Venezuela is forcing companies to pay an average 61 percent more for dollars in government auctions compared with a year ago, according to estimates by Barclays Plc. The sales are the only way most of them can get their hands on scarce foreign currency to purchase goods from abroad without access to the official exchange rate of 6.3 bolivars per dollar.
The South American nation is seeking to ease a chronic dollar shortage caused by years of increasing government control over the foreign-exchange market and economy. At the same time, President Nicolas Maduro may be reluctant to pursue a devaluation of the official rate out of concern it would add to the world’s highest inflation rate and deepen shortages that sparked deadly protests earlier in the year.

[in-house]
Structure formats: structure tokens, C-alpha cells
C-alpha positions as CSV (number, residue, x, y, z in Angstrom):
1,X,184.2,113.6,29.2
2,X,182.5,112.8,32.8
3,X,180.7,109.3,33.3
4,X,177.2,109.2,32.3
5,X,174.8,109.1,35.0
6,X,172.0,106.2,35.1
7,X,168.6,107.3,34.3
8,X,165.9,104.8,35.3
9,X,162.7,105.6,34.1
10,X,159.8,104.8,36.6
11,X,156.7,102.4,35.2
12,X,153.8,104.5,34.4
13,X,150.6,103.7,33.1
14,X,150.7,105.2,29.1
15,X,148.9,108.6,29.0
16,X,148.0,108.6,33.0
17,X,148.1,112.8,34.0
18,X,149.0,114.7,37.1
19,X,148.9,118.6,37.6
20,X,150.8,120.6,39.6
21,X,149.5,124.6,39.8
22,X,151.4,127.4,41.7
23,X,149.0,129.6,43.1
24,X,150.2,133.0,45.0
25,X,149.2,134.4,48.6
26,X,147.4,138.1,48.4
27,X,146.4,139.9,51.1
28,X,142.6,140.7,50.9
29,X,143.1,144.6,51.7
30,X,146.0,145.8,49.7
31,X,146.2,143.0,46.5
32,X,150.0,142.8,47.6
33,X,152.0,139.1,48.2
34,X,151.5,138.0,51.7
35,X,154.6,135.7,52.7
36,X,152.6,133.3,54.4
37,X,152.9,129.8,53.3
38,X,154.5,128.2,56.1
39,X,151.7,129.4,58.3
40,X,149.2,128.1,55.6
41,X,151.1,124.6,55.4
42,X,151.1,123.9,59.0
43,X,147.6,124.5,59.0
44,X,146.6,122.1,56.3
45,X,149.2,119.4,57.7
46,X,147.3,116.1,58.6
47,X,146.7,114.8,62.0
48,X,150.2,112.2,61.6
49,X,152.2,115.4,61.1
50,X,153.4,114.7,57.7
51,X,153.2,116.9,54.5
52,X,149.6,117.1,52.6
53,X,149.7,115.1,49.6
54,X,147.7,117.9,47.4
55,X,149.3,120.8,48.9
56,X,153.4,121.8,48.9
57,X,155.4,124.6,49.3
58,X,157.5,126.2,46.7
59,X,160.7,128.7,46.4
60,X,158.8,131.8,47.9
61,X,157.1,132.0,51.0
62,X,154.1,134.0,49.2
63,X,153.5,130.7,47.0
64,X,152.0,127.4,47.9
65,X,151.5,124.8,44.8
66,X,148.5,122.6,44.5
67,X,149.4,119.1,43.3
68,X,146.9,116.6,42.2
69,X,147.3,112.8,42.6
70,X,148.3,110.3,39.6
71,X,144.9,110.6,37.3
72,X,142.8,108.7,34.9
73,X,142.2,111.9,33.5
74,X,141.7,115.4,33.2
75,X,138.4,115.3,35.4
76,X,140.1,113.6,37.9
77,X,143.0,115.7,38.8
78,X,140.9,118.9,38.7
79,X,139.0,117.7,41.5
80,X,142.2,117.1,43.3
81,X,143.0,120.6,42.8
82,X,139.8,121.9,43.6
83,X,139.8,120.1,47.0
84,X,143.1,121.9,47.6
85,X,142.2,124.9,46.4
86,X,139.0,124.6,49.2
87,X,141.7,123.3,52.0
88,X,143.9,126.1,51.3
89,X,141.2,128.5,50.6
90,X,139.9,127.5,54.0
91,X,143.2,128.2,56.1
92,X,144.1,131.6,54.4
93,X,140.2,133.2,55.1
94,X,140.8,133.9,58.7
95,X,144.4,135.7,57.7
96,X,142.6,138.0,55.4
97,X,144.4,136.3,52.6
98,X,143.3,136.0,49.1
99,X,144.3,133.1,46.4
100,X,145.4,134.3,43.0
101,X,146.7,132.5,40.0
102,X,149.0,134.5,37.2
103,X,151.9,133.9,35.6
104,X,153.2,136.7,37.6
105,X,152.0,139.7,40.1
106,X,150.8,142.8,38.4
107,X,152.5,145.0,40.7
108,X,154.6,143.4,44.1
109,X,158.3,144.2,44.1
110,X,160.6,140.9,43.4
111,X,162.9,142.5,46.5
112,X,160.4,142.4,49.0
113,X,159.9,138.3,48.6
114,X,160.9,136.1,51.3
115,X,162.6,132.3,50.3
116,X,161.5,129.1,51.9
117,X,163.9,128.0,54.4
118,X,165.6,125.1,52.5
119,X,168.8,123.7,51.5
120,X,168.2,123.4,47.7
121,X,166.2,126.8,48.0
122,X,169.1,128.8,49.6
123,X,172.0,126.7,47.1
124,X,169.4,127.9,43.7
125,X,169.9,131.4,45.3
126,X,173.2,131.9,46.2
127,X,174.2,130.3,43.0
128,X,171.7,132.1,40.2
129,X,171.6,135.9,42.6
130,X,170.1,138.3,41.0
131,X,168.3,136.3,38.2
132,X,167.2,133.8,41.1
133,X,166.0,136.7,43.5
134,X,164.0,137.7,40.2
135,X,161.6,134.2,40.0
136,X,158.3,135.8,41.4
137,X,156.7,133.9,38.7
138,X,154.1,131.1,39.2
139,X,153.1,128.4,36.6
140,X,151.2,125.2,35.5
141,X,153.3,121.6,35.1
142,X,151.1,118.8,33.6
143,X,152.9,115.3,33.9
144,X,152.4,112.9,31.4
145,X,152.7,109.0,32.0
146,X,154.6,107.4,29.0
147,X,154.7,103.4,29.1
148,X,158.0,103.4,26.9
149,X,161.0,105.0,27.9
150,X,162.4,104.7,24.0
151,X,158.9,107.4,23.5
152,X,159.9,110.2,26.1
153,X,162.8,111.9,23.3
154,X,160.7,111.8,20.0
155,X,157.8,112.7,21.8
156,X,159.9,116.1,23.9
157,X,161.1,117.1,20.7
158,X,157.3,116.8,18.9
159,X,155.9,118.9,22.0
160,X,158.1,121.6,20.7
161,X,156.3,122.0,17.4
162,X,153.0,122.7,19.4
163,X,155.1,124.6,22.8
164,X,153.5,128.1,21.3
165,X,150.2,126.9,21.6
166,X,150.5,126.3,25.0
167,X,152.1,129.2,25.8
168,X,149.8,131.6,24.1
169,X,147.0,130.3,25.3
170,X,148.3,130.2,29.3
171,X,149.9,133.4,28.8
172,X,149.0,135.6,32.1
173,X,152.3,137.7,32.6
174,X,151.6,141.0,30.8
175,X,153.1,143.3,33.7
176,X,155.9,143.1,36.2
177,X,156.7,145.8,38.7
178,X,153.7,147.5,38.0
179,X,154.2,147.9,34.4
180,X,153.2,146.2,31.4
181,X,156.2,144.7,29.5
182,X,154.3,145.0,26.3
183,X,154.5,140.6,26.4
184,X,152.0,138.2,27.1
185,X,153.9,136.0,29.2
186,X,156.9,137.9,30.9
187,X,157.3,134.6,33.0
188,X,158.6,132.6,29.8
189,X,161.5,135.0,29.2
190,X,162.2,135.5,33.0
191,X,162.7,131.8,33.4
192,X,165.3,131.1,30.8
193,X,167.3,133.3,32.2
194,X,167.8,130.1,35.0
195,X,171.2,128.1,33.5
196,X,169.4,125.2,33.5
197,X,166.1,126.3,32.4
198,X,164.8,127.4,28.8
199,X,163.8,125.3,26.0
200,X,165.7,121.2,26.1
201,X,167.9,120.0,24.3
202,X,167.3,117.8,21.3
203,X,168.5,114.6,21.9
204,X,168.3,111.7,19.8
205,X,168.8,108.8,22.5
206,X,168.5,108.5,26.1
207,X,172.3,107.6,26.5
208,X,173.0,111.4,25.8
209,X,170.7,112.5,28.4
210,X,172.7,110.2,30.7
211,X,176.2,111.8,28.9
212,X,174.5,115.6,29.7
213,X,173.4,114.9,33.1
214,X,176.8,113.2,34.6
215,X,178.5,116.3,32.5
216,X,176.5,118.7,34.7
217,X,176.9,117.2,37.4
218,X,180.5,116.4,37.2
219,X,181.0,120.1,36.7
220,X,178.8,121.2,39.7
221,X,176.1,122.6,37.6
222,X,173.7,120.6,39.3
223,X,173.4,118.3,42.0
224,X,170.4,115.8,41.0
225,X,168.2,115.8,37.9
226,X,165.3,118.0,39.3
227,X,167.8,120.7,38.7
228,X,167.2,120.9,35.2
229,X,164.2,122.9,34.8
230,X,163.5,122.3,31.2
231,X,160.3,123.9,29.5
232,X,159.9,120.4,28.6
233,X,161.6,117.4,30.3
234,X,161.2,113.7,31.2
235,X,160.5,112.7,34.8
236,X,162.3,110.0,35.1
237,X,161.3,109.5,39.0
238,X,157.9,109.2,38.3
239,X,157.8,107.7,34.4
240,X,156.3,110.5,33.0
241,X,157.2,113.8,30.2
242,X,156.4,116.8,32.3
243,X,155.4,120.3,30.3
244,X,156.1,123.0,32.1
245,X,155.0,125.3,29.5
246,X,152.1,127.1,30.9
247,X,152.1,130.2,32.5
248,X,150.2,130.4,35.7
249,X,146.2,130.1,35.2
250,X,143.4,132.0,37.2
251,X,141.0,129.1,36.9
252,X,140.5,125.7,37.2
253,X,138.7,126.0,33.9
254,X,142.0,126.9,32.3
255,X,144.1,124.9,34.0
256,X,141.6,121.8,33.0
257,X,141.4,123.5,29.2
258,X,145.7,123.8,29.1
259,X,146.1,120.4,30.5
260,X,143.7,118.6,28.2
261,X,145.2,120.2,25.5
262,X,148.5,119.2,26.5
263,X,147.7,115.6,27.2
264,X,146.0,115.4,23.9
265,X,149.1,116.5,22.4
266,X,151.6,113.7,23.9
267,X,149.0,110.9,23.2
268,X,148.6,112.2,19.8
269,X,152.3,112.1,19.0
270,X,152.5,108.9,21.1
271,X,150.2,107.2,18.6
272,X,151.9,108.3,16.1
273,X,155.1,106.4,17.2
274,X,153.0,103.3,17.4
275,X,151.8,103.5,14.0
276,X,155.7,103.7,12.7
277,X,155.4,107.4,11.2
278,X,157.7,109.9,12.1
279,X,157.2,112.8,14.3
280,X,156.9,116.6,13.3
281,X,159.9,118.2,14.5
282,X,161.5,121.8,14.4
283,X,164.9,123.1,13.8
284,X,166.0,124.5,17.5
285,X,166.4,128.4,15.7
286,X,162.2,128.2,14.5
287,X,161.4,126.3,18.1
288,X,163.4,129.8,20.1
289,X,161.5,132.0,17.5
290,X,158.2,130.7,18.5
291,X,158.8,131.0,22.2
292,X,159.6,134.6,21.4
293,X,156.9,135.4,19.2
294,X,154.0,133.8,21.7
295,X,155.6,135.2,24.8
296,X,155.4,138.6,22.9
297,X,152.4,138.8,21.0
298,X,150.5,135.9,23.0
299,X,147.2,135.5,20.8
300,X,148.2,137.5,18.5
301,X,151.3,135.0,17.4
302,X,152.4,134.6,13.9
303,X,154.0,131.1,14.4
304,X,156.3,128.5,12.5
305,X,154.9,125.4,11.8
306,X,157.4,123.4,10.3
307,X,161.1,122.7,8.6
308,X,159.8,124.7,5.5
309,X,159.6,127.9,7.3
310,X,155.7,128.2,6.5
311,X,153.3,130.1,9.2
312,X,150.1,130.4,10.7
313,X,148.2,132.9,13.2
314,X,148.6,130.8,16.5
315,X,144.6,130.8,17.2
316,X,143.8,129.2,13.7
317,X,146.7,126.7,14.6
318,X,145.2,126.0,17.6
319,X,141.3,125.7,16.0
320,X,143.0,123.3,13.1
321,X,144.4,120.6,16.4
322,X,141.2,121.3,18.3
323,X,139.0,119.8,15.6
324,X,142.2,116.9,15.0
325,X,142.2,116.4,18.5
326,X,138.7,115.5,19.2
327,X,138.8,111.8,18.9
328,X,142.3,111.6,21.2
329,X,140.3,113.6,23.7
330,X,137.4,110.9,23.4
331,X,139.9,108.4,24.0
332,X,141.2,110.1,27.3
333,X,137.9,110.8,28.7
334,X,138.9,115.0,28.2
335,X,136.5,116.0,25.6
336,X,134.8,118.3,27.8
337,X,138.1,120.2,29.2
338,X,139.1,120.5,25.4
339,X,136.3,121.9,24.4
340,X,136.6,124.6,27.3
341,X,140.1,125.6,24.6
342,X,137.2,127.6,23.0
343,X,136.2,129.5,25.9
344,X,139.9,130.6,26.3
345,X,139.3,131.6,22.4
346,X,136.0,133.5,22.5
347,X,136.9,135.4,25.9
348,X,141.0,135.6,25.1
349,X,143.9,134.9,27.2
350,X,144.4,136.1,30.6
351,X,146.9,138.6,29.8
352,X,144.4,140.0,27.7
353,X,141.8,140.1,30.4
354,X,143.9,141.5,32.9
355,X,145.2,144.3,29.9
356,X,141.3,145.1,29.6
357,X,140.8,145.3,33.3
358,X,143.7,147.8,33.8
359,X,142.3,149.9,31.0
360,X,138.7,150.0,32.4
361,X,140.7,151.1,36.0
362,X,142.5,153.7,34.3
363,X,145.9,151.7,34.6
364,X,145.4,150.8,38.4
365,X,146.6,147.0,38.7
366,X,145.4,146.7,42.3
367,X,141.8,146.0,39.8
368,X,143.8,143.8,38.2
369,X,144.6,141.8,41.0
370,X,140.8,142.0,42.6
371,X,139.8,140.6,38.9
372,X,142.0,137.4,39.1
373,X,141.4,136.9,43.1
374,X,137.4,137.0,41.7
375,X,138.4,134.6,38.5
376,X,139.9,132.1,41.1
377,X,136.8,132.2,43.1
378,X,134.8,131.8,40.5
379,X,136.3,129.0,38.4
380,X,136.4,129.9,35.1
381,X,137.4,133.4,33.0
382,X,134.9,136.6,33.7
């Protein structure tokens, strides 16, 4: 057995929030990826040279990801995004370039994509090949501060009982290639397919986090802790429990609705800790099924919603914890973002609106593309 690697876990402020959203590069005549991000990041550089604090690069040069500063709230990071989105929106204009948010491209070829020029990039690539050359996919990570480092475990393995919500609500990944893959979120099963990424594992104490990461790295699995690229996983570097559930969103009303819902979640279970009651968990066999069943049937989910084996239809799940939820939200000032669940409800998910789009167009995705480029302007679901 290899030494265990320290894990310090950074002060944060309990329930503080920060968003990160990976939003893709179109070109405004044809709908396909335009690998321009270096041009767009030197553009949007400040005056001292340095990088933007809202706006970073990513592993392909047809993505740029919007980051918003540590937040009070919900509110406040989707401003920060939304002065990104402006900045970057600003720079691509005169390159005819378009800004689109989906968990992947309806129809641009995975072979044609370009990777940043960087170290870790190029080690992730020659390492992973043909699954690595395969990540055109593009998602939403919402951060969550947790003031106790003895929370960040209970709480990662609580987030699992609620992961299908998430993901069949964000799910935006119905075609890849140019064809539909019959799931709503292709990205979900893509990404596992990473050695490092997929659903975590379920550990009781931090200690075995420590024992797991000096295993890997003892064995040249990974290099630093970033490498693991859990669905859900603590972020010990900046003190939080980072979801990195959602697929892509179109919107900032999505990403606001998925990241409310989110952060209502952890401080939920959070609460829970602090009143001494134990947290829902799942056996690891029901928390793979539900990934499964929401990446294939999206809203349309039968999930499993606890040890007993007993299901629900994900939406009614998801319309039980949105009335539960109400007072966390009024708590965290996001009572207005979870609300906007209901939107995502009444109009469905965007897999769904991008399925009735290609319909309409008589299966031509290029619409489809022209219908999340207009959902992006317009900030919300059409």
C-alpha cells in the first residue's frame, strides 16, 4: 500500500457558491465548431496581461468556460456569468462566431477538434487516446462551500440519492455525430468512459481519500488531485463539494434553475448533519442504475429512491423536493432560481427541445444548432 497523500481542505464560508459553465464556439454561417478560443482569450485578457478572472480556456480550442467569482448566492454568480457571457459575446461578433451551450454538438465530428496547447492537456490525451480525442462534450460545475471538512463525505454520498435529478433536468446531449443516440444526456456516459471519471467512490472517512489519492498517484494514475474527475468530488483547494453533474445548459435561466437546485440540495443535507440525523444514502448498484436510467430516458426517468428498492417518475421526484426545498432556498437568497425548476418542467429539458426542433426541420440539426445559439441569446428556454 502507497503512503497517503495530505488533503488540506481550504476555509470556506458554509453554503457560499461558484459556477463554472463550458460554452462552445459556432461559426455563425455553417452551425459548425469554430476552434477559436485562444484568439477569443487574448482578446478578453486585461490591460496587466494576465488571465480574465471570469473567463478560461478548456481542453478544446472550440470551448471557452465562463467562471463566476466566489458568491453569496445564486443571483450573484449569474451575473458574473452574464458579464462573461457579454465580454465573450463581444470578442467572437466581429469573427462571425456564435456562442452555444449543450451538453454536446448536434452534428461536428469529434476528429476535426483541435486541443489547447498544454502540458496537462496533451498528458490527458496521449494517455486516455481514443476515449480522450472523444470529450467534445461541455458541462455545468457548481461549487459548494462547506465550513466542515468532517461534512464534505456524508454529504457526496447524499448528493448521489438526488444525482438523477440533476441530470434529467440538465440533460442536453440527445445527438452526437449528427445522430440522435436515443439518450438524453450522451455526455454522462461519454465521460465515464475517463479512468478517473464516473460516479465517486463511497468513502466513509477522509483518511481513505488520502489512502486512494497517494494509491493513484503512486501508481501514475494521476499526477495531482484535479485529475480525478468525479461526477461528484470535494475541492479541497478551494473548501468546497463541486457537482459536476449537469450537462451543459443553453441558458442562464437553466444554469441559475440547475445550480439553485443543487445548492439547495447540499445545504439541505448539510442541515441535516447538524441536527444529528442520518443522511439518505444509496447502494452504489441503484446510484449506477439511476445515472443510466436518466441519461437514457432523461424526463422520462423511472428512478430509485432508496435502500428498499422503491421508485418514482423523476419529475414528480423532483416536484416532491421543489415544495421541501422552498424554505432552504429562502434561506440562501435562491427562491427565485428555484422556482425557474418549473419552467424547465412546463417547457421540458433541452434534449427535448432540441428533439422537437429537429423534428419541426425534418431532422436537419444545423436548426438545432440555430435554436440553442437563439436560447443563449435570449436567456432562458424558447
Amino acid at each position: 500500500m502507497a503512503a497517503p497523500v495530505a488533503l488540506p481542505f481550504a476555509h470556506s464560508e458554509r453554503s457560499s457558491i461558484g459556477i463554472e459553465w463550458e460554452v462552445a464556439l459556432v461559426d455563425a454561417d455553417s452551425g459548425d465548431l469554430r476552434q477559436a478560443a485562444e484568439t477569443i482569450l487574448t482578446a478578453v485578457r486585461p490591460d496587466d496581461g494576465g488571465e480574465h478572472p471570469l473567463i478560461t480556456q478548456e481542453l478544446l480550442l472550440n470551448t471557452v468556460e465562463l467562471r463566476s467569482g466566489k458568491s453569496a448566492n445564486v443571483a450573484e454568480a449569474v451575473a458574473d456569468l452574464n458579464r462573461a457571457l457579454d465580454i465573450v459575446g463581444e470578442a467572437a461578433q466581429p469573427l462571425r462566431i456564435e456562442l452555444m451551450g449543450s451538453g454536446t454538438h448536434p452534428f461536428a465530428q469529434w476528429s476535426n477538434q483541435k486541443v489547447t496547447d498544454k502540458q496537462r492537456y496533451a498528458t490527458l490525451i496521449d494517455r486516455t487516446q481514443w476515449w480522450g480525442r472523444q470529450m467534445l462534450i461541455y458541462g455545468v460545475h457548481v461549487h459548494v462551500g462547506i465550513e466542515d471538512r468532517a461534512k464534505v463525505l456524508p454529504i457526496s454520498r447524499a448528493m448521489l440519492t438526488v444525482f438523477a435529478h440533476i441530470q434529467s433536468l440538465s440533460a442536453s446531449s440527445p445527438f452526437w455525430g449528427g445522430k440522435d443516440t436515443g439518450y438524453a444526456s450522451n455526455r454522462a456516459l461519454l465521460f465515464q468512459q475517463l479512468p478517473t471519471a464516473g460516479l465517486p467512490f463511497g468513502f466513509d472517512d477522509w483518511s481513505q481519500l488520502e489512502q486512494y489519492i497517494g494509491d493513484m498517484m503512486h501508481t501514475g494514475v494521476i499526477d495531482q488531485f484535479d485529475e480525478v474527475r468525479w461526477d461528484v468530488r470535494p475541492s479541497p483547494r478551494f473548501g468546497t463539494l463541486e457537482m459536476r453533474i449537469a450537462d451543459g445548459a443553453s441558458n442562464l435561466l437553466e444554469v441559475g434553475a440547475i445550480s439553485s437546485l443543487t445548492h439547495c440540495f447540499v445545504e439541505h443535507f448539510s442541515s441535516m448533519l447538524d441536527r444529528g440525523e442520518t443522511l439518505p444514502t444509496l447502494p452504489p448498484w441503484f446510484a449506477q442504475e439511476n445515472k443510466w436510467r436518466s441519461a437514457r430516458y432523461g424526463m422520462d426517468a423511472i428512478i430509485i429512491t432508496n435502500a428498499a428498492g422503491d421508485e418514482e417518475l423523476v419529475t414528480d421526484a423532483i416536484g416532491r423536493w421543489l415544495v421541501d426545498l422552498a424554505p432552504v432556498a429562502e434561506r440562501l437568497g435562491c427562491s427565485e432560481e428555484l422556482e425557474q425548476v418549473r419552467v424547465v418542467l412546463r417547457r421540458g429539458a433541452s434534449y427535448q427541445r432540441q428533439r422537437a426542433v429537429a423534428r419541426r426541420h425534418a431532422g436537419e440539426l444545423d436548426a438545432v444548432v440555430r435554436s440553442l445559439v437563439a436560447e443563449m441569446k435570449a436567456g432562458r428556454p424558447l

“They’re not jumping up and down and putting ads in the paper that they’ve devalued the currency, but that’s what they’re effectively doing,” Jim Craige, who oversees $50 billion of emerging-market assets as a money manager at Stone Harbor Investment Partners LP, said by phone from New York on Oct. 6. “The 6.3 rate isn’t anywhere close to reality.”